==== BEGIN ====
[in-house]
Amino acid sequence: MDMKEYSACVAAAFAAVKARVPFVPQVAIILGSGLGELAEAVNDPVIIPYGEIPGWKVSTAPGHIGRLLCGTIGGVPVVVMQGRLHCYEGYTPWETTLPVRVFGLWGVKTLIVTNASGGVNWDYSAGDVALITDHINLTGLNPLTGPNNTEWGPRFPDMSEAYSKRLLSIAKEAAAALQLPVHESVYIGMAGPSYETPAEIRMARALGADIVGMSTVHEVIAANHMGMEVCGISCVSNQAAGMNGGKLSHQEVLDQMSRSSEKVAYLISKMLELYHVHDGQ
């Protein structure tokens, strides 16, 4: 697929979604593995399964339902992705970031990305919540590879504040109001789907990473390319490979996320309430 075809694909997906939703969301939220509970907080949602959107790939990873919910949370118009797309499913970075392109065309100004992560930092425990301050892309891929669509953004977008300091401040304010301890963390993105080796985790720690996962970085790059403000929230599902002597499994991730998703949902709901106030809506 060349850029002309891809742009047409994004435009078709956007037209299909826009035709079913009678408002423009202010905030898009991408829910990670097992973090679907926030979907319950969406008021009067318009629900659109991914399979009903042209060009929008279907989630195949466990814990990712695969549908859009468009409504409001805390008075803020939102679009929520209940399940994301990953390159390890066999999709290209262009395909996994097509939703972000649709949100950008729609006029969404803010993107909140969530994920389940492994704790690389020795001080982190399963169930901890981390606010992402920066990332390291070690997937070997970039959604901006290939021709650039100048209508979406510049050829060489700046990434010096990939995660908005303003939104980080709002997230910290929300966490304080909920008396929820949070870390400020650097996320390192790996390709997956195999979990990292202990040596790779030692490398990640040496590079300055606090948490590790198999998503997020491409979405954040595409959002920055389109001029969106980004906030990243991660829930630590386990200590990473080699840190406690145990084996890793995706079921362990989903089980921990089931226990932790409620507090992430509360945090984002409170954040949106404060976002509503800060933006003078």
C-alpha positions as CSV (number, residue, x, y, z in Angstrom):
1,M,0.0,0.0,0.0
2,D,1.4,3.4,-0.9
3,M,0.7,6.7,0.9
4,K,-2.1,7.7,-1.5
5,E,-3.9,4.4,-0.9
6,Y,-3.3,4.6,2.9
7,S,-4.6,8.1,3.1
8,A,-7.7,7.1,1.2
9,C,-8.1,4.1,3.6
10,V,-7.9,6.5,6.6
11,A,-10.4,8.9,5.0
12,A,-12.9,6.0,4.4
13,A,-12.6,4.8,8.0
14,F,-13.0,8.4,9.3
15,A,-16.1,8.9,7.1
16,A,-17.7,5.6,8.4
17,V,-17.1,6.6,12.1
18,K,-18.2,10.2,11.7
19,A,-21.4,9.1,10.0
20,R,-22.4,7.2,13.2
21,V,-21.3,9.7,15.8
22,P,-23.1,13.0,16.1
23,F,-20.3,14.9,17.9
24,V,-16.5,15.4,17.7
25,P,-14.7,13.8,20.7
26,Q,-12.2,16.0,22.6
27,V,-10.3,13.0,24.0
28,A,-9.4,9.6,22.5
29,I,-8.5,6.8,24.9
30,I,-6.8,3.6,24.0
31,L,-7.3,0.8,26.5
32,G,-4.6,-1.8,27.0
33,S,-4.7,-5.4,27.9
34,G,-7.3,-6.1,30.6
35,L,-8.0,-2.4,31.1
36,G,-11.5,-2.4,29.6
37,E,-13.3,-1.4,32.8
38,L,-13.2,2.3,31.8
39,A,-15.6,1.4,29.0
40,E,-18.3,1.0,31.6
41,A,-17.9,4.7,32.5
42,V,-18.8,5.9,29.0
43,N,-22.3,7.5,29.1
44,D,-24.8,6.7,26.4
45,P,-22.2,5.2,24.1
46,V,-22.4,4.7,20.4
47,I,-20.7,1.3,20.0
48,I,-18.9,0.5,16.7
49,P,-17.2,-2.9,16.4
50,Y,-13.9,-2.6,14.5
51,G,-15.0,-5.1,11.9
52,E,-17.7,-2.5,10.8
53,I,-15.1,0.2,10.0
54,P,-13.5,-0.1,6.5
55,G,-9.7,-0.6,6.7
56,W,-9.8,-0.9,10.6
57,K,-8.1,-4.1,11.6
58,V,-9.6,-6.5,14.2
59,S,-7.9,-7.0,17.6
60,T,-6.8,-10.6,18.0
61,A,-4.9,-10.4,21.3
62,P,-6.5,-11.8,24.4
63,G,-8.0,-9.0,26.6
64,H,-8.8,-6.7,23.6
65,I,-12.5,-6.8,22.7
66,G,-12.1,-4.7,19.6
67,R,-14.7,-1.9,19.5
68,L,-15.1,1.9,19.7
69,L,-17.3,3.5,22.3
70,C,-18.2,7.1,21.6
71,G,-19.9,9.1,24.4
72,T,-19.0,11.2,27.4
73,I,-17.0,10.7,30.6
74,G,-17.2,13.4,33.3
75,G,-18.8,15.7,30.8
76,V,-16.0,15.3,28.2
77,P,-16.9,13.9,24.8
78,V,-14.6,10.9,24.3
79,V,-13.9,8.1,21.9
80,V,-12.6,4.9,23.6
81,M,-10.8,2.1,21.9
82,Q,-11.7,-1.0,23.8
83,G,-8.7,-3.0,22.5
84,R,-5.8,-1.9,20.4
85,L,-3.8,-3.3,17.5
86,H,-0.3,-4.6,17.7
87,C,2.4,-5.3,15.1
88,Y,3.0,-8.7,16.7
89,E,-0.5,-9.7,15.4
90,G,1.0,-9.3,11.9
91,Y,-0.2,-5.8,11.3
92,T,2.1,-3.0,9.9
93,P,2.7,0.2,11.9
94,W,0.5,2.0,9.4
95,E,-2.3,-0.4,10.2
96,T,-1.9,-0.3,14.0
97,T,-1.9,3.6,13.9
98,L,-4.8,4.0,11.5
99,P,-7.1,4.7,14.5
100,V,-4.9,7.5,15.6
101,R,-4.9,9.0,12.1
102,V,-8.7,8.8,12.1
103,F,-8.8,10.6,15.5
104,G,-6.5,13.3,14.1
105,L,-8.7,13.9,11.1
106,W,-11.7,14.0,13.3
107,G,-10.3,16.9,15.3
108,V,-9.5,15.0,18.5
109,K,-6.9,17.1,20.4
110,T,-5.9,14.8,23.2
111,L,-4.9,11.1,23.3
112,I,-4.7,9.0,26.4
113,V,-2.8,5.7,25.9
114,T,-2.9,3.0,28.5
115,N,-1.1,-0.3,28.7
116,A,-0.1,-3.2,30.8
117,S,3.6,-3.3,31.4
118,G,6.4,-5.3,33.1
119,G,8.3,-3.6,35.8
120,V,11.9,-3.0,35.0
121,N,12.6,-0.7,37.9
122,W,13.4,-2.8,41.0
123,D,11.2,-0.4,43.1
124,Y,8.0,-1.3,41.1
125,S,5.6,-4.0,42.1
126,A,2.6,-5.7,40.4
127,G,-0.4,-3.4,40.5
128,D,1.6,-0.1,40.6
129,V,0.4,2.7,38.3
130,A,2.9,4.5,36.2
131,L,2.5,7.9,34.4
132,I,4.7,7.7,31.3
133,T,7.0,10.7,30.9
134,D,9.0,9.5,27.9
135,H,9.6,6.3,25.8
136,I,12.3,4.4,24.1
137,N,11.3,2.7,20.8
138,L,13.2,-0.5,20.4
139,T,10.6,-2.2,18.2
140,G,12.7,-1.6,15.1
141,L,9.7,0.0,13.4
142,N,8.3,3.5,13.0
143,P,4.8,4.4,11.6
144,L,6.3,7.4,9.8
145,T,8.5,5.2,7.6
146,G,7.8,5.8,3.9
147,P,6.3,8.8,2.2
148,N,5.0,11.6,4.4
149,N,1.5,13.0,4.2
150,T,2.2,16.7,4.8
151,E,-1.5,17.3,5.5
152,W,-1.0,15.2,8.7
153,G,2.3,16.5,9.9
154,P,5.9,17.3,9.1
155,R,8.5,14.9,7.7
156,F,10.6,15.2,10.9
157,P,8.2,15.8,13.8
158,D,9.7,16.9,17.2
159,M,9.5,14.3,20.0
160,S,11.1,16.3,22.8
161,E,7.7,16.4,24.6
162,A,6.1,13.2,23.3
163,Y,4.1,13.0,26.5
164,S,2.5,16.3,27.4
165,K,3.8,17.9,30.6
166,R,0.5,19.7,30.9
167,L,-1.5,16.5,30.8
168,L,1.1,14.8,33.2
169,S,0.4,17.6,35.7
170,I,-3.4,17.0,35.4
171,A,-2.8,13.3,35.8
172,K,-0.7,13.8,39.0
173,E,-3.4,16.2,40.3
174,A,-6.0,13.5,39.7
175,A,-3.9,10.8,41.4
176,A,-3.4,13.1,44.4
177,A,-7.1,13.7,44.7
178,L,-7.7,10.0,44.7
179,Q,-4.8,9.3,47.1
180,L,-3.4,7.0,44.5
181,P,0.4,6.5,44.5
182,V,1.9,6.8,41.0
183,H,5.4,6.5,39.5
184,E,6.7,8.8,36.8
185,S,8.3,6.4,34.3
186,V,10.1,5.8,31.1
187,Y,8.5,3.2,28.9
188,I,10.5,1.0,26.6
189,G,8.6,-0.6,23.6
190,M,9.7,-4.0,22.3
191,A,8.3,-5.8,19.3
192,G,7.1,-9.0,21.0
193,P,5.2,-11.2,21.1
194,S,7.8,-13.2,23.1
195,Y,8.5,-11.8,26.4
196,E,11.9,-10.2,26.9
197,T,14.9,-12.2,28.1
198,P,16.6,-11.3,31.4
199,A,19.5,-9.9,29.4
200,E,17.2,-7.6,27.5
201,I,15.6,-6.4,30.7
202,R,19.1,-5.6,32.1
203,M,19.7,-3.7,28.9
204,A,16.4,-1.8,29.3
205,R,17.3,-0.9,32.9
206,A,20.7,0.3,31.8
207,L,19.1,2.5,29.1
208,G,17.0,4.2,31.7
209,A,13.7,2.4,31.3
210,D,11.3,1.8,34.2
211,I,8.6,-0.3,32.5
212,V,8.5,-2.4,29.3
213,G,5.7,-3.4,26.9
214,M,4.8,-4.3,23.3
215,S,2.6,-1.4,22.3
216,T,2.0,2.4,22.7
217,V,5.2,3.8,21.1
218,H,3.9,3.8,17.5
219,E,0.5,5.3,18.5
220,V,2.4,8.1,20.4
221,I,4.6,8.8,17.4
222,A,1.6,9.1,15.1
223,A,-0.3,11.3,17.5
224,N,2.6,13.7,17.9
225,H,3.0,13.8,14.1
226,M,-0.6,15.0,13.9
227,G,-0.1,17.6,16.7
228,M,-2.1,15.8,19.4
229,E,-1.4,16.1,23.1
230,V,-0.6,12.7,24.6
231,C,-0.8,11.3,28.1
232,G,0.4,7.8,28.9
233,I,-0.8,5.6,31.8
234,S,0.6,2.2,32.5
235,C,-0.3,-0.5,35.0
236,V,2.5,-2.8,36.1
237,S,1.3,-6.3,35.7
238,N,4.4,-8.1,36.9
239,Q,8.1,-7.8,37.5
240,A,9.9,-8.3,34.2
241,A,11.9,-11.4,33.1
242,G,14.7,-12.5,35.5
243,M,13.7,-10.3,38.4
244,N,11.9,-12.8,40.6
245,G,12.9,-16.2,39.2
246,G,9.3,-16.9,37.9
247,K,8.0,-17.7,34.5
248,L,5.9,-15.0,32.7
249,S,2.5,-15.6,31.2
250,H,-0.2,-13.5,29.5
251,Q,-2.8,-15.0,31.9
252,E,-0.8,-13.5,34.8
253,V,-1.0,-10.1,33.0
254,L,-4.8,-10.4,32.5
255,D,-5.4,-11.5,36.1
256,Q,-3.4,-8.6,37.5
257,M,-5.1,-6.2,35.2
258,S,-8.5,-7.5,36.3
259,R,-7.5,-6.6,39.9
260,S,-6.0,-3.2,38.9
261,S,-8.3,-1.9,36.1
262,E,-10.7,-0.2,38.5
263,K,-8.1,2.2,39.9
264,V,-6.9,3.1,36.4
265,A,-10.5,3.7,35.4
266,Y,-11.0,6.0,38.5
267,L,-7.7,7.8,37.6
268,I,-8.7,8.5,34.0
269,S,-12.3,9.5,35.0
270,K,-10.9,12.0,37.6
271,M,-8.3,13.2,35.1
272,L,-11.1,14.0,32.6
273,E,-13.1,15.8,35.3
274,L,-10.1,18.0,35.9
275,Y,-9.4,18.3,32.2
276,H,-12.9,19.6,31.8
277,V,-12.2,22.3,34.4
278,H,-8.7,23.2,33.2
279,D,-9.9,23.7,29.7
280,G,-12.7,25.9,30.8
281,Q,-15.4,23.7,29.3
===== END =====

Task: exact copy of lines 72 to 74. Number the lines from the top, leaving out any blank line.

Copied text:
68,L,-15.1,1.9,19.7
69,L,-17.3,3.5,22.3
70,C,-18.2,7.1,21.6